Tom Kludt

Tom Kludt is a reporter for Talking Points Memo based in New York City, covering media and national affairs. Originally from South Dakota, Tom joined TPM as an intern in late-2011 and became a staff member during the 2012 election. He can be reached at tom@talkingpointsmemo.com.

Articles by Tom

A new poll shows President Barack Obama besting presumptive Republican nominee Mitt Romney in Maine.

In the statewide survey, which was conducted earlier this month by the Maine-based polling firm Critical Insights, the president leads Romney 50 percent to 42 percent.  

The poll is notable in that the former Massachusetts governor actually has a stronger favorability rating than Obama, breaking a long-running trend throughout the campaign.  Romney is viewed favorably by 51 percent of Maine voters, compared to 47 percent who have a favorable view of Obama.


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A new CBS News/New York Times poll shows that a majority of Americans favor at least some legal recognition — be it marriage or civil unions — for same-sex couples. 

The nationwide survey found that 38 percent of respondents believe that same-sex couples should be permitted to marry, while 24 percent believe that civil unions should provide legal rights and recognition to such couples. Only 33 percent said there should be no legal recognition for same-sex couples.  

Not surprisingly, younger Americans who participated in the survey strongly support marriage equality. Among the respondents between ages 18-44, 53 percent support full marriage rights for same-sex couples. Only 30 percent in that age bracket oppose all legal recognition. 

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A new poll by the Glengariff Group shows President Barack Obama holding a roughly 5-point advantage over presumptive Republican nominee Mitt Romney in Michigan.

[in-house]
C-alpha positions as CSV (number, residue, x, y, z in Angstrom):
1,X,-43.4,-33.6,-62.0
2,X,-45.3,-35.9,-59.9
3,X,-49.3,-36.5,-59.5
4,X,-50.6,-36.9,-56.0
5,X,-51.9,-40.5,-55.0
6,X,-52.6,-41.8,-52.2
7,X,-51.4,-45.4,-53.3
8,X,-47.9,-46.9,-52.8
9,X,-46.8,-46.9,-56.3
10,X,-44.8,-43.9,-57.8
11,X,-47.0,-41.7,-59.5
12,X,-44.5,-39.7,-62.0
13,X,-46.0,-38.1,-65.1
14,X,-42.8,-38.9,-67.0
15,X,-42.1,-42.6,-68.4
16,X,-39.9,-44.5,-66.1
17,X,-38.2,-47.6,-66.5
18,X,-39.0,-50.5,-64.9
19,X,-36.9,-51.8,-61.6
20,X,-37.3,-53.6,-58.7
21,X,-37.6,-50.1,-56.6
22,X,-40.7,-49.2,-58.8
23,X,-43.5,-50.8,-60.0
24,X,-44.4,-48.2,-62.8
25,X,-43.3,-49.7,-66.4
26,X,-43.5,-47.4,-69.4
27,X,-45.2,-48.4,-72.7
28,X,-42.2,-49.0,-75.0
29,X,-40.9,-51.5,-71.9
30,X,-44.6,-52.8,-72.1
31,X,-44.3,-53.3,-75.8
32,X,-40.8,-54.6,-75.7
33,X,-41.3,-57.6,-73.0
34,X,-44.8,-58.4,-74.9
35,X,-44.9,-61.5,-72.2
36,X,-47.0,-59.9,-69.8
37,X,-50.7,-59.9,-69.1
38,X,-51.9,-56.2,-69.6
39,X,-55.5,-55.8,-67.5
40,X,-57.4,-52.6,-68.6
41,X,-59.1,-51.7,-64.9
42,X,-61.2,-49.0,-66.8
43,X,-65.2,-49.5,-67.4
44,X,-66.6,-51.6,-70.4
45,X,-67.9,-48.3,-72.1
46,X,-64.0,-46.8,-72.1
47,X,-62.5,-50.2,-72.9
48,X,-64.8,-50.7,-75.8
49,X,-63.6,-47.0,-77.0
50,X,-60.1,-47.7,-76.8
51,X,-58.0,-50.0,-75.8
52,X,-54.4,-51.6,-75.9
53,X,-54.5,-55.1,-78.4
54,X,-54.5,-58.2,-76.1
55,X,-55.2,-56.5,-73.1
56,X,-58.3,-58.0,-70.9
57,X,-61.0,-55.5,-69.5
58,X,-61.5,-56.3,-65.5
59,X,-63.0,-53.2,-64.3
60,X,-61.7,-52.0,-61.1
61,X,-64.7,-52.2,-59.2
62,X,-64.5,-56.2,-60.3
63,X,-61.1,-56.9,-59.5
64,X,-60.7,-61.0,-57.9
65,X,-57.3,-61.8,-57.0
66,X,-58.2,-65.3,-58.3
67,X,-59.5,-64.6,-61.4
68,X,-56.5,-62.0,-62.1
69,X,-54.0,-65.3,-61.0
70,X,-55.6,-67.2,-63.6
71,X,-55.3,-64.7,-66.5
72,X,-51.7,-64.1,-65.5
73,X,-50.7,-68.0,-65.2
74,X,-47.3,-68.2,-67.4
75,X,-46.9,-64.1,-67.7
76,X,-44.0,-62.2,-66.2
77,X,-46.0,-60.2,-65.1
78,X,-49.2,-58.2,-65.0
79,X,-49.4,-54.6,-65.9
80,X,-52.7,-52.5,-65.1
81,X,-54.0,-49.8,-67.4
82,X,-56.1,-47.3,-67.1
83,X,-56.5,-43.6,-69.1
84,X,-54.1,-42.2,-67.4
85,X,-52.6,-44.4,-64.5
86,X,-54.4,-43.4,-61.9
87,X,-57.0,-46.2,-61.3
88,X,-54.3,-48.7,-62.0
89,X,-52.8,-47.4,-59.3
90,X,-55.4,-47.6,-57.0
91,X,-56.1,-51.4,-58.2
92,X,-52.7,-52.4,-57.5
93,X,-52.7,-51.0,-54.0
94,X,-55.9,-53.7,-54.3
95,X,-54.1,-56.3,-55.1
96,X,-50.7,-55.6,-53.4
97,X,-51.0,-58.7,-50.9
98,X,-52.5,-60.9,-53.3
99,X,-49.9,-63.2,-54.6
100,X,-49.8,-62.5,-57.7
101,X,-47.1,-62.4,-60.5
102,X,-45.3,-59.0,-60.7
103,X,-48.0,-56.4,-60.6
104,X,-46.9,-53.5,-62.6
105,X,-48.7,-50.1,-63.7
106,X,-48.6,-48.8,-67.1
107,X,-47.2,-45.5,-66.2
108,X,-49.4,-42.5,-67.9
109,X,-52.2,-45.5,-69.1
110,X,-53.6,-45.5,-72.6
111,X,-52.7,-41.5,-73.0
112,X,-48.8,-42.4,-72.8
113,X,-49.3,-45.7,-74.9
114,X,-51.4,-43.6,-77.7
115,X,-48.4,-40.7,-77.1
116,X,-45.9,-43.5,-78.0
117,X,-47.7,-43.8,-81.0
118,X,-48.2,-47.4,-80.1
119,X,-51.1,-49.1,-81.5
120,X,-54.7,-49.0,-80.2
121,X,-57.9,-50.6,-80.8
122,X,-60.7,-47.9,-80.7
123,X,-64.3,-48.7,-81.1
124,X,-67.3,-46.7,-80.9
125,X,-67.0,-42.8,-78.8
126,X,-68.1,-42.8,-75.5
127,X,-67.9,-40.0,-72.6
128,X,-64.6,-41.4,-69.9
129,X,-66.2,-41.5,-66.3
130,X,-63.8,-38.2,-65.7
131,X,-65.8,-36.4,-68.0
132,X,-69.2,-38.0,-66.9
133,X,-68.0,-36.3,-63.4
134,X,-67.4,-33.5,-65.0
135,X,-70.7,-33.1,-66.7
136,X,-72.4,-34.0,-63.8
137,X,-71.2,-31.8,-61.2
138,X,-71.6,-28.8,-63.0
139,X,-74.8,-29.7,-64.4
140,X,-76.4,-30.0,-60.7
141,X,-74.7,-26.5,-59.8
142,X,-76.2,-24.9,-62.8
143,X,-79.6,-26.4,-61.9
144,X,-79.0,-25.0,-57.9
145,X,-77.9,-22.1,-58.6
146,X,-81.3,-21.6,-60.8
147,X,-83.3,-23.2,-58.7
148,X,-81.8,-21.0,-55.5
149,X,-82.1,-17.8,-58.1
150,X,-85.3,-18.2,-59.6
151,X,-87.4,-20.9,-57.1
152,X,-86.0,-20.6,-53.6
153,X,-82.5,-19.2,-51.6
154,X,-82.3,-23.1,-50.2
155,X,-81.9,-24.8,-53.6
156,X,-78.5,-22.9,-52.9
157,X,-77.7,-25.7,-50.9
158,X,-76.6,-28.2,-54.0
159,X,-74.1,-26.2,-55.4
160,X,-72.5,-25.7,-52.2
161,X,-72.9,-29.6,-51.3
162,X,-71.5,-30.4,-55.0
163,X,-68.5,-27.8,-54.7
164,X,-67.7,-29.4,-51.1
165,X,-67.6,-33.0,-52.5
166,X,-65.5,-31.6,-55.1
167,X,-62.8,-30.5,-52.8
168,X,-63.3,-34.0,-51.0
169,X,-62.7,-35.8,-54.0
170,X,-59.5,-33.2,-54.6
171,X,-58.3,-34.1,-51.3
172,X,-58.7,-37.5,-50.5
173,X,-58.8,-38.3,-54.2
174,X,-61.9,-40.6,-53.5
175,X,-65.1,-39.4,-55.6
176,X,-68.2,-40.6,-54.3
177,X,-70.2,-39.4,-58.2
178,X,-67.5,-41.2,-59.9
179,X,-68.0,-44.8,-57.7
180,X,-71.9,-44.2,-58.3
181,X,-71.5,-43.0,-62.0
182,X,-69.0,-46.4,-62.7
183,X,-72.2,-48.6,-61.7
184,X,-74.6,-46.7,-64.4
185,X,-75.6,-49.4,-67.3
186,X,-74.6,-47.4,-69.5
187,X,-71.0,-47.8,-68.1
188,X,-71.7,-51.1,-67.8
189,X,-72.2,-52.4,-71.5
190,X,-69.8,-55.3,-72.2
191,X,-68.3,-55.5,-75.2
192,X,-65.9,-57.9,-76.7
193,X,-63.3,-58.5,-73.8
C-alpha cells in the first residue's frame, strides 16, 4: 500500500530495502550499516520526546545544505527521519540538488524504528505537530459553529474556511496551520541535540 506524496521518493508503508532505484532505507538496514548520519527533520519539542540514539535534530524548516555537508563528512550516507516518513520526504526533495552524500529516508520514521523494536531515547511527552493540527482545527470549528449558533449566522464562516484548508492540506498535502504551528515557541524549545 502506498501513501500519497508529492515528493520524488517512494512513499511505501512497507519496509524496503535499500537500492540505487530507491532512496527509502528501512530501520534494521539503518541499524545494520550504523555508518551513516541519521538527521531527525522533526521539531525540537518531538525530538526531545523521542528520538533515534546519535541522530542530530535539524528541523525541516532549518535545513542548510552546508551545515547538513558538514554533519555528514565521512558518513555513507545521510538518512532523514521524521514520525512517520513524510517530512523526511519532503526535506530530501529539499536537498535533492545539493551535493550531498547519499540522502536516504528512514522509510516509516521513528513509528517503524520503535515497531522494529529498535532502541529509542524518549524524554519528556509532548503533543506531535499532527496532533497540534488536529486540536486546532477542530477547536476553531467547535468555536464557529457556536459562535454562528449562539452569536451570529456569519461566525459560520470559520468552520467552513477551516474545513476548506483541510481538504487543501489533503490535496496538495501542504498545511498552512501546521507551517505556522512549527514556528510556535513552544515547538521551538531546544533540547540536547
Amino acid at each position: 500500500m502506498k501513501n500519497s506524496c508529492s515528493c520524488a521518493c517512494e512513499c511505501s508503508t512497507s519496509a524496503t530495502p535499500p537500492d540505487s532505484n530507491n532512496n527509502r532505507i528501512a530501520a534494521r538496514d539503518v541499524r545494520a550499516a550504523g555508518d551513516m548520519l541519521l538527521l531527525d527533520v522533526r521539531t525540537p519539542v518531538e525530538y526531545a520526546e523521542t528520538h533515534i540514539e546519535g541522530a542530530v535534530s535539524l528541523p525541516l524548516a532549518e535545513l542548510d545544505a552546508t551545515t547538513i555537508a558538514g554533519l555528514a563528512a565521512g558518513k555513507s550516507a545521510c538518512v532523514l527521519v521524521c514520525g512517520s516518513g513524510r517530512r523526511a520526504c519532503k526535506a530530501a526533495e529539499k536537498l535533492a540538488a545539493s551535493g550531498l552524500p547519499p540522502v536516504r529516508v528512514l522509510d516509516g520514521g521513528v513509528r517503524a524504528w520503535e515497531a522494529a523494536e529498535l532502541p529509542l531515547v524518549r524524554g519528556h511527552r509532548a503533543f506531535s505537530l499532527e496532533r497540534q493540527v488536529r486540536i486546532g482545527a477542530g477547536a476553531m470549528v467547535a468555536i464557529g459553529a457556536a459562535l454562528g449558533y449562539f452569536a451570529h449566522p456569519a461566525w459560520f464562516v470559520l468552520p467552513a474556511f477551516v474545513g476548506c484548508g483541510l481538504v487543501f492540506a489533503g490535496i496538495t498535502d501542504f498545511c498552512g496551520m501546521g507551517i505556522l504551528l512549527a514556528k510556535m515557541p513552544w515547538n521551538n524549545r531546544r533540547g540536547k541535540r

In the statewide survey of likely voters conducted May 10-11, Obama leads Romney 45.1 percent to 39.5 percent.  The poll's margin of error is 4 percentage points.

While Michigan Romney's former home, the president has enjoyed a political boost there from the successful execution of the U.S. automotive industry bailout. Romney struggled to win the Michigan Republican primary over Rick Santorum in late February. The TPM Poll Average shows Obama with a slight lead over the former Massachusetts governor in the Great Lakes State.



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A USA Today/Gallup poll released this week shows presumptive Republican nominee Mitt Romney holding a slight advantage over President Barack Obama on the crucial issue of the economy.  

When voters were asked to choose which candidate "would do a better job of handling the economy over the next four years," Romney was the choice of 47 percent of respondents compared to 45 percent who gave the nod to Obama.  

The TPM Poll Average shows a comparable split, but with the president edging the former Massachusetts governor when it comes to who voters prefer to handle economic matters. 

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Delivering the commencement address at Virginia Tech on Friday, First Lady Michelle Obama commended the student body's spirit of service in the wake of recent tragedies on the Blacksburg, Va. campus.  

"You have also shown us that through service, we can heal ourselves," the First Lady told the graduating class.

Virginia Tech was rocked by a shooting that left two dead last December, nearly five years after a 2007 massacre in which 32 people were killed.